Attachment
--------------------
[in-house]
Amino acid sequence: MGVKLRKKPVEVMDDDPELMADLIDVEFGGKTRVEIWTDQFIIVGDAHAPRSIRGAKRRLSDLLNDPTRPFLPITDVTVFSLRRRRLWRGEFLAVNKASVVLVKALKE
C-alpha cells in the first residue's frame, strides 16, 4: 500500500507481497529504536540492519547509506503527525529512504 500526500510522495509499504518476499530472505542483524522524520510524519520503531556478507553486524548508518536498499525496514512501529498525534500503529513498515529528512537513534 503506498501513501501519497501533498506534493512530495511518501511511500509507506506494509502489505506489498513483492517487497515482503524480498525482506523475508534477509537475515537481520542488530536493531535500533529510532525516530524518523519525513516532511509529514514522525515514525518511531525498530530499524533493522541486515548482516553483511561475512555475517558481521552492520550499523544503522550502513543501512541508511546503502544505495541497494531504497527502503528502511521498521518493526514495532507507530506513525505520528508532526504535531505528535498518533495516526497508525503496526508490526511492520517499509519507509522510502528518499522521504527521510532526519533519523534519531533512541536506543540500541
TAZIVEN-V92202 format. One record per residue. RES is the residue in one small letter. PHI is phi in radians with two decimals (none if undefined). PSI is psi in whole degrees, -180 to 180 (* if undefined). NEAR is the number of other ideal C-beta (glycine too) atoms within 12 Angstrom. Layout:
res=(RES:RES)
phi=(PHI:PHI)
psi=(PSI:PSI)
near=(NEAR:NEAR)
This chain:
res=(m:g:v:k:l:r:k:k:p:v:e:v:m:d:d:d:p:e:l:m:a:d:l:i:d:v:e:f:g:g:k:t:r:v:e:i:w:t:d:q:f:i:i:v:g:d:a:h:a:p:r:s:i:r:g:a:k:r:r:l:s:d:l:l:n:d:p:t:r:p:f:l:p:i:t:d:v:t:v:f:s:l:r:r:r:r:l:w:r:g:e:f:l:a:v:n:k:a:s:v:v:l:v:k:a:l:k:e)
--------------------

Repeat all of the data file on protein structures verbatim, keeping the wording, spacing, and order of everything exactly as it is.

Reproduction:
[in-house]
Amino acid sequence: MGVKLRKKPVEVMDDDPELMADLIDVEFGGKTRVEIWTDQFIIVGDAHAPRSIRGAKRRLSDLLNDPTRPFLPITDVTVFSLRRRRLWRGEFLAVNKASVVLVKALKE
C-alpha cells in the first residue's frame, strides 16, 4: 500500500507481497529504536540492519547509506503527525529512504 500526500510522495509499504518476499530472505542483524522524520510524519520503531556478507553486524548508518536498499525496514512501529498525534500503529513498515529528512537513534 503506498501513501501519497501533498506534493512530495511518501511511500509507506506494509502489505506489498513483492517487497515482503524480498525482506523475508534477509537475515537481520542488530536493531535500533529510532525516530524518523519525513516532511509529514514522525515514525518511531525498530530499524533493522541486515548482516553483511561475512555475517558481521552492520550499523544503522550502513543501512541508511546503502544505495541497494531504497527502503528502511521498521518493526514495532507507530506513525505520528508532526504535531505528535498518533495516526497508525503496526508490526511492520517499509519507509522510502528518499522521504527521510532526519533519523534519531533512541536506543540500541
TAZIVEN-V92202 format. One record per residue. RES is the residue in one small letter. PHI is phi in radians with two decimals (none if undefined). PSI is psi in whole degrees, -180 to 180 (* if undefined). NEAR is the number of other ideal C-beta (glycine too) atoms within 12 Angstrom. Layout:
res=(RES:RES)
phi=(PHI:PHI)
psi=(PSI:PSI)
near=(NEAR:NEAR)
This chain:
res=(m:g:v:k:l:r:k:k:p:v:e:v:m:d:d:d:p:e:l:m:a:d:l:i:d:v:e:f:g:g:k:t:r:v:e:i:w:t:d:q:f:i:i:v:g:d:a:h:a:p:r:s:i:r:g:a:k:r:r:l:s:d:l:l:n:d:p:t:r:p:f:l:p:i:t:d:v:t:v:f:s:l:r:r:r:r:l:w:r:g:e:f:l:a:v:n:k:a:s:v:v:l:v:k:a:l:k:e)